Transitioning off childhood cancer treatment can be a period of uncertainty and anxiety for survivors. In this image, a childhood cancer survivor walks down a hospital hallway behind hospital staff.

After childhood cancer treatment ends, patients will return to their cancer center on a regular basis for follow-up check-ups, tests, and scans.

Frequent Follow-Up

After cancer treatment ends, patients will return to their cancer center on regular basis for follow-up check-ups, tests, and scans. This follow-up period lasts for 2 to 5 years, depending on the pediatric cancer center and the patient’s diagnosis. This phase is sometimes referred to as ”off therapy.”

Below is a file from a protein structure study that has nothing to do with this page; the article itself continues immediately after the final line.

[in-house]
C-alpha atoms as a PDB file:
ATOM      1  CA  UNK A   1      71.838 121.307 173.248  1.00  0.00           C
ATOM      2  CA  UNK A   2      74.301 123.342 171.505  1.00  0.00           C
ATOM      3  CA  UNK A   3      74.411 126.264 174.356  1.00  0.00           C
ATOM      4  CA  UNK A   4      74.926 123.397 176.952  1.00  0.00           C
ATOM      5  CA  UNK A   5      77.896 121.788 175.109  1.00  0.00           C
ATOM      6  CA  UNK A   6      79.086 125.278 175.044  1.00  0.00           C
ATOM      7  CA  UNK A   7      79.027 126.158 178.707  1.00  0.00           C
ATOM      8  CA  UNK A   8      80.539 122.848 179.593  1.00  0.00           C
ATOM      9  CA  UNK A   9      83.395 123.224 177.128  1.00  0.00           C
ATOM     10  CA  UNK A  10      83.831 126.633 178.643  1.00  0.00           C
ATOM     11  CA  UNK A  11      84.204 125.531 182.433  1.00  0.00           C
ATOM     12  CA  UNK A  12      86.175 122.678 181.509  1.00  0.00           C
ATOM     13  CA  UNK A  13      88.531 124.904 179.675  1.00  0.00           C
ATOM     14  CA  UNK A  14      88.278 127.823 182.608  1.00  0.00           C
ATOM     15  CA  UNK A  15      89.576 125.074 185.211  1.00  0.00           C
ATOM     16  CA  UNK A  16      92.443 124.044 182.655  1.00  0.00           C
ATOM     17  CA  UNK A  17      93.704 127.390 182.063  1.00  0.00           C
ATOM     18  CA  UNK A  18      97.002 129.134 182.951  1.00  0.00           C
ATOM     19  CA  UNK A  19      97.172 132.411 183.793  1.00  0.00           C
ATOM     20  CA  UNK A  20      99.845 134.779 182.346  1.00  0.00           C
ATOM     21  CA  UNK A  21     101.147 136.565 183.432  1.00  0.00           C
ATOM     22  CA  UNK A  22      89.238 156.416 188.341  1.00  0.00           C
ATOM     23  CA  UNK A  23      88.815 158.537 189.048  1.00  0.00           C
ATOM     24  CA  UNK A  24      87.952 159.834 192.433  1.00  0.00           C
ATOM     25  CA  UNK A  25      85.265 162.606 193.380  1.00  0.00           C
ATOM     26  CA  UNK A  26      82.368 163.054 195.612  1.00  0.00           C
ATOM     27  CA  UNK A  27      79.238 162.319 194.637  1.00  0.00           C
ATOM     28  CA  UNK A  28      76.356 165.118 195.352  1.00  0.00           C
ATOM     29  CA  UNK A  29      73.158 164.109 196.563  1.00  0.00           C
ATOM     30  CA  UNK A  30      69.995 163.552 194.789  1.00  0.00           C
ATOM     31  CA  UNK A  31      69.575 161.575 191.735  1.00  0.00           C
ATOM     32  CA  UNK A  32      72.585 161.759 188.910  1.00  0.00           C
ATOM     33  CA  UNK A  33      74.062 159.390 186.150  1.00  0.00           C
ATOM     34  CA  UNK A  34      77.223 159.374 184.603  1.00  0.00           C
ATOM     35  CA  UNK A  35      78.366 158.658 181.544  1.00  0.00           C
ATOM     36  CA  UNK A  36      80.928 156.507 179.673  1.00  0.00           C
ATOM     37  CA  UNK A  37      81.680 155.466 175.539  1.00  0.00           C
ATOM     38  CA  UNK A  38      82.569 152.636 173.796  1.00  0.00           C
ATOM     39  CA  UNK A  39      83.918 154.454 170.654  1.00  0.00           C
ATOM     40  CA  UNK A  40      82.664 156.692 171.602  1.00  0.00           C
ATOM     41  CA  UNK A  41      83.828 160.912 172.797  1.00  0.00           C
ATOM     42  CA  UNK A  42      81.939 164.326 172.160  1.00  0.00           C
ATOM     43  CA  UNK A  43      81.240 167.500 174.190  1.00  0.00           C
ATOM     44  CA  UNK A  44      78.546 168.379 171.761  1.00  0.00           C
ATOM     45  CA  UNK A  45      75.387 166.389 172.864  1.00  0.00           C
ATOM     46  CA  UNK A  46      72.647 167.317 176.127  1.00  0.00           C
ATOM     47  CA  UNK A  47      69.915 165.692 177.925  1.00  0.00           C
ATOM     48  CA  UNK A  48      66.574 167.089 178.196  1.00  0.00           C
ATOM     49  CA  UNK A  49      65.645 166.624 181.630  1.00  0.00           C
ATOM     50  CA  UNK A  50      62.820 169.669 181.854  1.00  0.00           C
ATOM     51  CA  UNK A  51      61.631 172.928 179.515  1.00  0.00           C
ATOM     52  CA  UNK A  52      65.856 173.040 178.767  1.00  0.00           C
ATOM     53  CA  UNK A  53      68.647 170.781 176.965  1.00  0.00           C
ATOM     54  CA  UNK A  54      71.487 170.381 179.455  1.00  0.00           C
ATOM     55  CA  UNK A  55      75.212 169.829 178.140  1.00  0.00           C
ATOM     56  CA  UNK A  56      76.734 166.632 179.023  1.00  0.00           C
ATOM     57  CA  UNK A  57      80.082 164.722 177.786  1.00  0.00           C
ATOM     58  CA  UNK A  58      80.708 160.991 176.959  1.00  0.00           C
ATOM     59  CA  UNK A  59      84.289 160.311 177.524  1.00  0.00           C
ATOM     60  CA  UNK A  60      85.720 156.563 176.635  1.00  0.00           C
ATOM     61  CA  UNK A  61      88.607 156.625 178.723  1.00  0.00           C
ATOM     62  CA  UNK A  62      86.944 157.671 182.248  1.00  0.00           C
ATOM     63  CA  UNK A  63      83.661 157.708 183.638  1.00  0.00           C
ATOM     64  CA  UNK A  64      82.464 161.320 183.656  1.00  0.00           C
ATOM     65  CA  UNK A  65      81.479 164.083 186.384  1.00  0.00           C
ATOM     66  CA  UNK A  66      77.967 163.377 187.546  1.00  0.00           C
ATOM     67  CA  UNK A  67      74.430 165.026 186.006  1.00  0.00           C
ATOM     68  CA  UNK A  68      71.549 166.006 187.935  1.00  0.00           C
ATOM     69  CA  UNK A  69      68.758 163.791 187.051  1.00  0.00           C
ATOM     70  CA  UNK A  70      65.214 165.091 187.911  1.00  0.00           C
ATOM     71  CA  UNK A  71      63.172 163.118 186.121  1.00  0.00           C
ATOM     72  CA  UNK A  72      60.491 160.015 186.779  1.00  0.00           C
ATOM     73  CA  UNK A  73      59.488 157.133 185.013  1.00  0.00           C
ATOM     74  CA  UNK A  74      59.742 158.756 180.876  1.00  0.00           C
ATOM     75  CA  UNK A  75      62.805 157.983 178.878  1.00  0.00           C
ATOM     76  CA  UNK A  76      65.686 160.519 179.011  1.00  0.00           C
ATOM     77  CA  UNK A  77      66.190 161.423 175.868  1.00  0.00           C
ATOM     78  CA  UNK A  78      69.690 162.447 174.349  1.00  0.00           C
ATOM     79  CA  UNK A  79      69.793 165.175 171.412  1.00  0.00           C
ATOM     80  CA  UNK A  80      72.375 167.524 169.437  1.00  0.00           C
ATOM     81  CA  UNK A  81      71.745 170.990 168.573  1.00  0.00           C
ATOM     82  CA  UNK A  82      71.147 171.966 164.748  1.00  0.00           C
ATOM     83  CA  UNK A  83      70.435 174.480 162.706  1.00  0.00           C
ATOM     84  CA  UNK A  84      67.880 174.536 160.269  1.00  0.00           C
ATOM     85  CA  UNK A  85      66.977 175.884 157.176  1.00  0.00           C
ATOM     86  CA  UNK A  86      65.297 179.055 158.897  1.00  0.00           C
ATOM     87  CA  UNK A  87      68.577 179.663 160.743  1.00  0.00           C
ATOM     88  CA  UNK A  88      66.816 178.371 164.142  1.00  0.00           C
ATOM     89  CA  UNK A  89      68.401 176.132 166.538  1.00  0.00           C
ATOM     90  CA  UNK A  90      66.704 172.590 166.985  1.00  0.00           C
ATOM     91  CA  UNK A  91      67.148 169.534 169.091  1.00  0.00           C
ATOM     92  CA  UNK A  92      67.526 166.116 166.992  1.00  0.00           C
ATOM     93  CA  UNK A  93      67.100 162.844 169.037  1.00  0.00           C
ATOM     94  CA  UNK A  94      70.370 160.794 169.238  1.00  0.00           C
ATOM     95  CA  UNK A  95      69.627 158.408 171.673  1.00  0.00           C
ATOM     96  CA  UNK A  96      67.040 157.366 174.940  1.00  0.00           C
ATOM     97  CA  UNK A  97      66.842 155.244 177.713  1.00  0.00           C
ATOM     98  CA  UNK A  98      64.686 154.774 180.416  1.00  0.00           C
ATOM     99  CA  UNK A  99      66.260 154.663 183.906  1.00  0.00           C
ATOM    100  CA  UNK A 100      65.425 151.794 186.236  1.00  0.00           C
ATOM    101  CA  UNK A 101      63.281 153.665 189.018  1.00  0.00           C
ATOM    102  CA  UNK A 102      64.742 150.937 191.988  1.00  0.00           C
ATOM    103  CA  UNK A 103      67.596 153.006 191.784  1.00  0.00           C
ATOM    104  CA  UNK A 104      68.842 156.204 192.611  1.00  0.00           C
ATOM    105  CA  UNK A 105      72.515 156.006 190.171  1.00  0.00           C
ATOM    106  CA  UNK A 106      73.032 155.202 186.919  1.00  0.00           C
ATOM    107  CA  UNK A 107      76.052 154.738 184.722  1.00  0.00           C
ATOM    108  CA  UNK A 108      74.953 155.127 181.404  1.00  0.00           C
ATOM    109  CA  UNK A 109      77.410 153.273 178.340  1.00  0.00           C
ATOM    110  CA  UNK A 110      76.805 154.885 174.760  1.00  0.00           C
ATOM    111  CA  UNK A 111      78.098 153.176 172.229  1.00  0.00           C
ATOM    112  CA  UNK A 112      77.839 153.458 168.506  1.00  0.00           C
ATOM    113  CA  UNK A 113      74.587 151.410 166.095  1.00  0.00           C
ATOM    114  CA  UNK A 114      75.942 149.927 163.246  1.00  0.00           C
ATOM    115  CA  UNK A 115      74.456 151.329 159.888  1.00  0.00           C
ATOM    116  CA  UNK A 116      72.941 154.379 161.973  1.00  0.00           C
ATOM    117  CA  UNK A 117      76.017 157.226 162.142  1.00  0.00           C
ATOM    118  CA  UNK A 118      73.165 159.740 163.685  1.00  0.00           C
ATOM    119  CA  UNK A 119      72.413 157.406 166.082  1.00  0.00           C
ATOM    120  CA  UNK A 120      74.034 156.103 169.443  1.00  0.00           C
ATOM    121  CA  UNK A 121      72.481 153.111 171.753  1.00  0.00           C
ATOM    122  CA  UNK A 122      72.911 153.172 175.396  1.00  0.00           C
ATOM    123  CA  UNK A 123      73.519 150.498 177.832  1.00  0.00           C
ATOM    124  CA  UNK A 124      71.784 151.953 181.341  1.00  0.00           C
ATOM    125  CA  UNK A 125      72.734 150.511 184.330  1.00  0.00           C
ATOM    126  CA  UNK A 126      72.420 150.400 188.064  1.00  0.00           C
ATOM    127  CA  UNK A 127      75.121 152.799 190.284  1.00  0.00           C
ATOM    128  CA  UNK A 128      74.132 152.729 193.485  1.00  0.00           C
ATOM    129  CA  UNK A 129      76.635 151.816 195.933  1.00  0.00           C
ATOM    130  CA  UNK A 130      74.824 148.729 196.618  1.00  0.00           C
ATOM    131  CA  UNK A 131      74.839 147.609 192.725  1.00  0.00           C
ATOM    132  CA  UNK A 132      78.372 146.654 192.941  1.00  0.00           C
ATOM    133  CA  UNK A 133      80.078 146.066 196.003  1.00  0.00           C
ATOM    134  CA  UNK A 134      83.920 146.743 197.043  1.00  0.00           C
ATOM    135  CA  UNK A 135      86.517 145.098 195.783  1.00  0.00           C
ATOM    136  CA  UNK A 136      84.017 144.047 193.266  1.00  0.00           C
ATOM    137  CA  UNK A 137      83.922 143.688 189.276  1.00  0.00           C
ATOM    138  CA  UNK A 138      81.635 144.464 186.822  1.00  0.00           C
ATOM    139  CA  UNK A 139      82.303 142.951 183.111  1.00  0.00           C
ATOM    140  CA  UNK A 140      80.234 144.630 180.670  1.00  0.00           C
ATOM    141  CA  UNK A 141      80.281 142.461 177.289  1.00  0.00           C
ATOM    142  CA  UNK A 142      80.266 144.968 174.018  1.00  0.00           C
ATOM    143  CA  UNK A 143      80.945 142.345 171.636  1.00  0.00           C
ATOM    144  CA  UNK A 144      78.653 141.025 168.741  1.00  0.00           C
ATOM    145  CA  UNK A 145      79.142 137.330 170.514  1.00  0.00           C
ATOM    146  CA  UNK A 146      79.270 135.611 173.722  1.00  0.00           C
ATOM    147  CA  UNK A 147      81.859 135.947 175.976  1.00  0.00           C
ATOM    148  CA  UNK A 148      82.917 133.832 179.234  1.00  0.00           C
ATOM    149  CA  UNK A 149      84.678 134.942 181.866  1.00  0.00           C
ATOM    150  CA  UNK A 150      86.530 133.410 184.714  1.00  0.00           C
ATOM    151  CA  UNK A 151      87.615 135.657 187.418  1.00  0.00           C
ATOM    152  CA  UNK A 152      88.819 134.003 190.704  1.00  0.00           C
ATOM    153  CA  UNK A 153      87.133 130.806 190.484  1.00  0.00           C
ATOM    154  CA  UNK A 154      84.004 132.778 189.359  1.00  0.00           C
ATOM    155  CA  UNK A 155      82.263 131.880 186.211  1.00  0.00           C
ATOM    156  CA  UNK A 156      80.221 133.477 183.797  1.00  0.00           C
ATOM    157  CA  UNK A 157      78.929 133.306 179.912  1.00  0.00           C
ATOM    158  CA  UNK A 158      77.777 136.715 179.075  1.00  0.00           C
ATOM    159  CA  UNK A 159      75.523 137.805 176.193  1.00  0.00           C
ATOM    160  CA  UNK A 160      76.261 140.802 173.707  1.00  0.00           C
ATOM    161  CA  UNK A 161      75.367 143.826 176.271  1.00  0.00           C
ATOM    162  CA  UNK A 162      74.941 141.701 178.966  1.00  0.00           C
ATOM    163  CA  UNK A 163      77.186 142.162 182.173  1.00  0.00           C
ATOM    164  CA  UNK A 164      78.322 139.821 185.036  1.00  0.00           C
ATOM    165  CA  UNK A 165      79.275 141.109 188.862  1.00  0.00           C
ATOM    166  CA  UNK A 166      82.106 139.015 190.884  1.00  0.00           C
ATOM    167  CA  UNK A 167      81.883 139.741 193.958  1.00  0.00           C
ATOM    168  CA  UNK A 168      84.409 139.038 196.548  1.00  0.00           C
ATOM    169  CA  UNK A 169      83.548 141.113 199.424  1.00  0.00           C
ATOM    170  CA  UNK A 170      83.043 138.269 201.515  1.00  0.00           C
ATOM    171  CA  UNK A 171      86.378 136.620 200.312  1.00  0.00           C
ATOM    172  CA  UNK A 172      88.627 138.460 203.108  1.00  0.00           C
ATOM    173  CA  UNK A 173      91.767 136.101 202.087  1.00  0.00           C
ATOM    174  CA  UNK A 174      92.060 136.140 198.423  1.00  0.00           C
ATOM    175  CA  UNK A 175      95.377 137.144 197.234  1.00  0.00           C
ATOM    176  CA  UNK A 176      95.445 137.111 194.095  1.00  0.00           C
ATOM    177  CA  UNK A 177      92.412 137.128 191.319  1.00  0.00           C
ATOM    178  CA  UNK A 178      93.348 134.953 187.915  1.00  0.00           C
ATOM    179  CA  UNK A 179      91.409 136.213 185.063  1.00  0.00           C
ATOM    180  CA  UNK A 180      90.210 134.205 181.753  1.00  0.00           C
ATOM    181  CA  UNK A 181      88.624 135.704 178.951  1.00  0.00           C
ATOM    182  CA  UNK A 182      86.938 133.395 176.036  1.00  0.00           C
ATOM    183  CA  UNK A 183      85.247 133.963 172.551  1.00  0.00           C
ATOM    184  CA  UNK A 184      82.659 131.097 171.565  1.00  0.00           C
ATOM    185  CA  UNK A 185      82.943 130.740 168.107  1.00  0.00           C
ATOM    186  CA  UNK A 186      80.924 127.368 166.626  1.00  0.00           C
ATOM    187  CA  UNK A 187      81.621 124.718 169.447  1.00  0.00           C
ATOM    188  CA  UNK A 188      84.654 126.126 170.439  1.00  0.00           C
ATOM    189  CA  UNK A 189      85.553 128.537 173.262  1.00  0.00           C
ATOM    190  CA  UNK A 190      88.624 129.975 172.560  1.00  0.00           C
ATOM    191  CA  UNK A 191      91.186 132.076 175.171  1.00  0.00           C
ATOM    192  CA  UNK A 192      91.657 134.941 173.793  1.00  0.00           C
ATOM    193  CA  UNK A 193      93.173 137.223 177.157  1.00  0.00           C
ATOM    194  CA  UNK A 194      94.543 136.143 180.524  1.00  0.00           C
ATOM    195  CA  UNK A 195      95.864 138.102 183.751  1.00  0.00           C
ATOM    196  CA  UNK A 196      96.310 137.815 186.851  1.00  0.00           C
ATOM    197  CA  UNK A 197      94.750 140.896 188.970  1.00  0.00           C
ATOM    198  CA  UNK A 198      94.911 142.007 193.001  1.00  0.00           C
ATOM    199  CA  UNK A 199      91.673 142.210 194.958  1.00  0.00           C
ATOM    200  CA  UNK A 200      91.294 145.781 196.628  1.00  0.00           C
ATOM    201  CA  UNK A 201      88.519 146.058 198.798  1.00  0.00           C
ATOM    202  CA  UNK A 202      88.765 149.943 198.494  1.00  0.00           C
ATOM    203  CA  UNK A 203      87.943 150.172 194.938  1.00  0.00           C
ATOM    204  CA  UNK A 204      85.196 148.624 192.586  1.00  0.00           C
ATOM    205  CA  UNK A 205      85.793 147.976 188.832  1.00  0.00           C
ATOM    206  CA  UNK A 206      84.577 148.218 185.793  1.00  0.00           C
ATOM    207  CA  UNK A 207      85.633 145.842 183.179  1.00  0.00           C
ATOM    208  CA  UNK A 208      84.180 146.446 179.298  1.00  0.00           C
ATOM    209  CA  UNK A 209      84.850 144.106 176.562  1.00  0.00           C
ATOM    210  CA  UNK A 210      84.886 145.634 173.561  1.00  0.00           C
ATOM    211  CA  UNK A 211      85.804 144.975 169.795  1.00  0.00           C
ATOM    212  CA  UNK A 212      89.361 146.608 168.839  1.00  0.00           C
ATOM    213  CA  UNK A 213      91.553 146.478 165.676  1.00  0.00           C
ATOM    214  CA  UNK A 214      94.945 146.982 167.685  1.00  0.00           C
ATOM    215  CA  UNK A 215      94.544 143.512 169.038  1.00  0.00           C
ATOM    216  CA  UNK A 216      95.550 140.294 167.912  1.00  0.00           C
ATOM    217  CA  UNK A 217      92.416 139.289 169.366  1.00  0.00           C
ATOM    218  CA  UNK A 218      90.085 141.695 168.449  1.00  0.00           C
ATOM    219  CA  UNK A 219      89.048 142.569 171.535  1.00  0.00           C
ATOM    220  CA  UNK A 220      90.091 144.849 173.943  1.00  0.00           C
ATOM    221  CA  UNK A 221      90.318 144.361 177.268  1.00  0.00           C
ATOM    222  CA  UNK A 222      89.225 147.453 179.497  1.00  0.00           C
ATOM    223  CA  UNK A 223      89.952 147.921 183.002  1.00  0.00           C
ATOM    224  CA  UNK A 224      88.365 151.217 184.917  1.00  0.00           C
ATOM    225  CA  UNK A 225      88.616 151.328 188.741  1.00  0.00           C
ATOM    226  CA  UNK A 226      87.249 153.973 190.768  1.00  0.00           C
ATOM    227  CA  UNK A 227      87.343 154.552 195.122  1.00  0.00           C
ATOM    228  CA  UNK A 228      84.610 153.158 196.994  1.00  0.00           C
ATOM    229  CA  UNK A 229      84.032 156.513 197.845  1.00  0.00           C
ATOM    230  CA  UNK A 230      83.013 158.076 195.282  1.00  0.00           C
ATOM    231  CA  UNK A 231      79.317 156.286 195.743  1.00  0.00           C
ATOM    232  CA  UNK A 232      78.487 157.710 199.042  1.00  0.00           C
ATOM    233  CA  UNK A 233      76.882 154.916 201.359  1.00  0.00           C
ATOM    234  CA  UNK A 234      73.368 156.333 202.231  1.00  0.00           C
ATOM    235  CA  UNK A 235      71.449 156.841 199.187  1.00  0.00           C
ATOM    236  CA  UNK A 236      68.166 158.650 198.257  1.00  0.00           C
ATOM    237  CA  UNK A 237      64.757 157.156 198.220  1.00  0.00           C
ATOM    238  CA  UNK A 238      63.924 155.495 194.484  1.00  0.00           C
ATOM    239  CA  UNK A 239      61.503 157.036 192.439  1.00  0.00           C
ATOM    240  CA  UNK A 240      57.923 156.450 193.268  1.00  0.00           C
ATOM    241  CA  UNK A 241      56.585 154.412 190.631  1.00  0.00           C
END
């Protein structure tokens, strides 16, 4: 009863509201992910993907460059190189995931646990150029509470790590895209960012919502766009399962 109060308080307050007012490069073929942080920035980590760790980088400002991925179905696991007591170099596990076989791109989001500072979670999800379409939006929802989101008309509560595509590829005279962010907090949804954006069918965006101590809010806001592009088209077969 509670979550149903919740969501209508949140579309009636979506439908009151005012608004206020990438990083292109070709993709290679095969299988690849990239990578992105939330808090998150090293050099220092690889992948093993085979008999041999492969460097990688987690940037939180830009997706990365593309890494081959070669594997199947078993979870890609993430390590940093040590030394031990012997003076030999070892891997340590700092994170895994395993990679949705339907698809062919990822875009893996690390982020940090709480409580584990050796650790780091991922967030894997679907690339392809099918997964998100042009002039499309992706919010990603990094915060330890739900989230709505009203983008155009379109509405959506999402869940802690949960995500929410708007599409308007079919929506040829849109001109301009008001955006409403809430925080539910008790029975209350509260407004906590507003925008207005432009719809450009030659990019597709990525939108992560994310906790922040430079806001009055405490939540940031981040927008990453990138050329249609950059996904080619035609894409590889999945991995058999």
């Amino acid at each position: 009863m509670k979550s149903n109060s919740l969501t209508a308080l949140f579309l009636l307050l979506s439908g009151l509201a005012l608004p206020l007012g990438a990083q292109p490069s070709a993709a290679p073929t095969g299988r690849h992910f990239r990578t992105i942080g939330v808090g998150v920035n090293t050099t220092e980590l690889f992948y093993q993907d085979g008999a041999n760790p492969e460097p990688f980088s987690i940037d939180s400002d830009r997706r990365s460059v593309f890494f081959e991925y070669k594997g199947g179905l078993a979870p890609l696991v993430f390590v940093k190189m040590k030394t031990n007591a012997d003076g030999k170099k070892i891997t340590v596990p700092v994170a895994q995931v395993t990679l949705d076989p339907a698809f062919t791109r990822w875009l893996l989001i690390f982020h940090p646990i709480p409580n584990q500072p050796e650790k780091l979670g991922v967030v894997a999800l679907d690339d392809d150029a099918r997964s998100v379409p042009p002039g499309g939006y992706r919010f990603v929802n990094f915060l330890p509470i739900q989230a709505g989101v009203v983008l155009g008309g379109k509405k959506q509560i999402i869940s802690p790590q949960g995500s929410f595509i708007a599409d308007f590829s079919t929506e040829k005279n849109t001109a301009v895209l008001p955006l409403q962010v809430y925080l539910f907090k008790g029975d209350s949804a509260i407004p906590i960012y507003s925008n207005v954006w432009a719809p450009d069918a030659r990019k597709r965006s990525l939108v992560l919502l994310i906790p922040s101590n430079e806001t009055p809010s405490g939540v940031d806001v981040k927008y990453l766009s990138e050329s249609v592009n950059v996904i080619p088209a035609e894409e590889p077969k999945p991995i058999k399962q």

After this first follow-up period, patients move to long-term follow-up for childhood cancer survivors. The goal of long-term follow-up care is to help cancer survivors stay as healthy as possible and to monitor for late effects, side effects of treatment that appear months or years later. The schedule and details of follow-up visits vary, depending on the cancer center and the patient’s needs.

Challenges to Expect

Any transition comes with challenges. The focus before has been getting through treatment. When treatment ends, life centers on constructing a “new normal” after cancer. Challenges may include:

  • Emotional adjustment
  • Your child’s return to school
  • Parenting concerns
  • Health care needs
  1. After therapy ends, expect a rollercoaster of emotions. This time is a significant period of adjustment.

    • You may feel the joy of no more treatment and the worry that cancer will come back.